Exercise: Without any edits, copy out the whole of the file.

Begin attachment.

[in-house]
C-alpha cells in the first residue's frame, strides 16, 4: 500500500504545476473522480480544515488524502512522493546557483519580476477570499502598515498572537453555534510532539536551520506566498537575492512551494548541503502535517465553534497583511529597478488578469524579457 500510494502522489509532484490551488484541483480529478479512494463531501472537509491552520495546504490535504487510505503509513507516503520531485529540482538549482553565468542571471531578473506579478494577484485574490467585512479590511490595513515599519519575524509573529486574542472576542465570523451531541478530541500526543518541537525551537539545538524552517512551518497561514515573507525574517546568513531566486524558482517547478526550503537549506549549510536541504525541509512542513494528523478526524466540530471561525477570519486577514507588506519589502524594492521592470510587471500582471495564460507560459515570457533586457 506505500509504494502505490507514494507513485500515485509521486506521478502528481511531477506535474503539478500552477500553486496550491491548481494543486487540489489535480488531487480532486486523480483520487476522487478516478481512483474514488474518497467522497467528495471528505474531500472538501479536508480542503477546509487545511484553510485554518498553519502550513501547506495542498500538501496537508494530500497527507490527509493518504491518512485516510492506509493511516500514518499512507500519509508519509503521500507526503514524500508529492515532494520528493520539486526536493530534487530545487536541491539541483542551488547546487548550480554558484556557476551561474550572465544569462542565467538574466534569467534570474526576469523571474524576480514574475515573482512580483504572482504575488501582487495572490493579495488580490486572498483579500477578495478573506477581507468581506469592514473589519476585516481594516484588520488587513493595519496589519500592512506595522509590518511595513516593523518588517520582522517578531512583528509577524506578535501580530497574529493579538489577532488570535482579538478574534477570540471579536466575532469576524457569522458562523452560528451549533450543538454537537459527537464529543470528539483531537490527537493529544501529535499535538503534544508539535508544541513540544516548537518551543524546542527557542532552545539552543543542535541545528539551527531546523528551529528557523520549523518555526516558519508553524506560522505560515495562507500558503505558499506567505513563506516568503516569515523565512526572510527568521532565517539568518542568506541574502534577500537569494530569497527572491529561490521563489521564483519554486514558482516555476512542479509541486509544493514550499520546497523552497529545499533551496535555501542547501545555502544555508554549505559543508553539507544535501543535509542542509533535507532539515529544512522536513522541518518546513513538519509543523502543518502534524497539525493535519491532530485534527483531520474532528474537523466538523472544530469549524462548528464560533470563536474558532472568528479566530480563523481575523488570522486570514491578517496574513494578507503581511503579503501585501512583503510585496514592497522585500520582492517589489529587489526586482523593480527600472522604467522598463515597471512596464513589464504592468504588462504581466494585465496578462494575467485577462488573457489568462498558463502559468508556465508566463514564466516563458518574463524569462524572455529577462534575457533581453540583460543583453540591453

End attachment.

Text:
[in-house]
C-alpha cells in the first residue's frame, strides 16, 4: 500500500504545476473522480480544515488524502512522493546557483519580476477570499502598515498572537453555534510532539536551520506566498537575492512551494548541503502535517465553534497583511529597478488578469524579457 500510494502522489509532484490551488484541483480529478479512494463531501472537509491552520495546504490535504487510505503509513507516503520531485529540482538549482553565468542571471531578473506579478494577484485574490467585512479590511490595513515599519519575524509573529486574542472576542465570523451531541478530541500526543518541537525551537539545538524552517512551518497561514515573507525574517546568513531566486524558482517547478526550503537549506549549510536541504525541509512542513494528523478526524466540530471561525477570519486577514507588506519589502524594492521592470510587471500582471495564460507560459515570457533586457 506505500509504494502505490507514494507513485500515485509521486506521478502528481511531477506535474503539478500552477500553486496550491491548481494543486487540489489535480488531487480532486486523480483520487476522487478516478481512483474514488474518497467522497467528495471528505474531500472538501479536508480542503477546509487545511484553510485554518498553519502550513501547506495542498500538501496537508494530500497527507490527509493518504491518512485516510492506509493511516500514518499512507500519509508519509503521500507526503514524500508529492515532494520528493520539486526536493530534487530545487536541491539541483542551488547546487548550480554558484556557476551561474550572465544569462542565467538574466534569467534570474526576469523571474524576480514574475515573482512580483504572482504575488501582487495572490493579495488580490486572498483579500477578495478573506477581507468581506469592514473589519476585516481594516484588520488587513493595519496589519500592512506595522509590518511595513516593523518588517520582522517578531512583528509577524506578535501580530497574529493579538489577532488570535482579538478574534477570540471579536466575532469576524457569522458562523452560528451549533450543538454537537459527537464529543470528539483531537490527537493529544501529535499535538503534544508539535508544541513540544516548537518551543524546542527557542532552545539552543543542535541545528539551527531546523528551529528557523520549523518555526516558519508553524506560522505560515495562507500558503505558499506567505513563506516568503516569515523565512526572510527568521532565517539568518542568506541574502534577500537569494530569497527572491529561490521563489521564483519554486514558482516555476512542479509541486509544493514550499520546497523552497529545499533551496535555501542547501545555502544555508554549505559543508553539507544535501543535509542542509533535507532539515529544512522536513522541518518546513513538519509543523502543518502534524497539525493535519491532530485534527483531520474532528474537523466538523472544530469549524462548528464560533470563536474558532472568528479566530480563523481575523488570522486570514491578517496574513494578507503581511503579503501585501512583503510585496514592497522585500520582492517589489529587489526586482523593480527600472522604467522598463515597471512596464513589464504592468504588462504581466494585465496578462494575467485577462488573457489568462498558463502559468508556465508566463514564466516563458518574463524569462524572455529577462534575457533581453540583460543583453540591453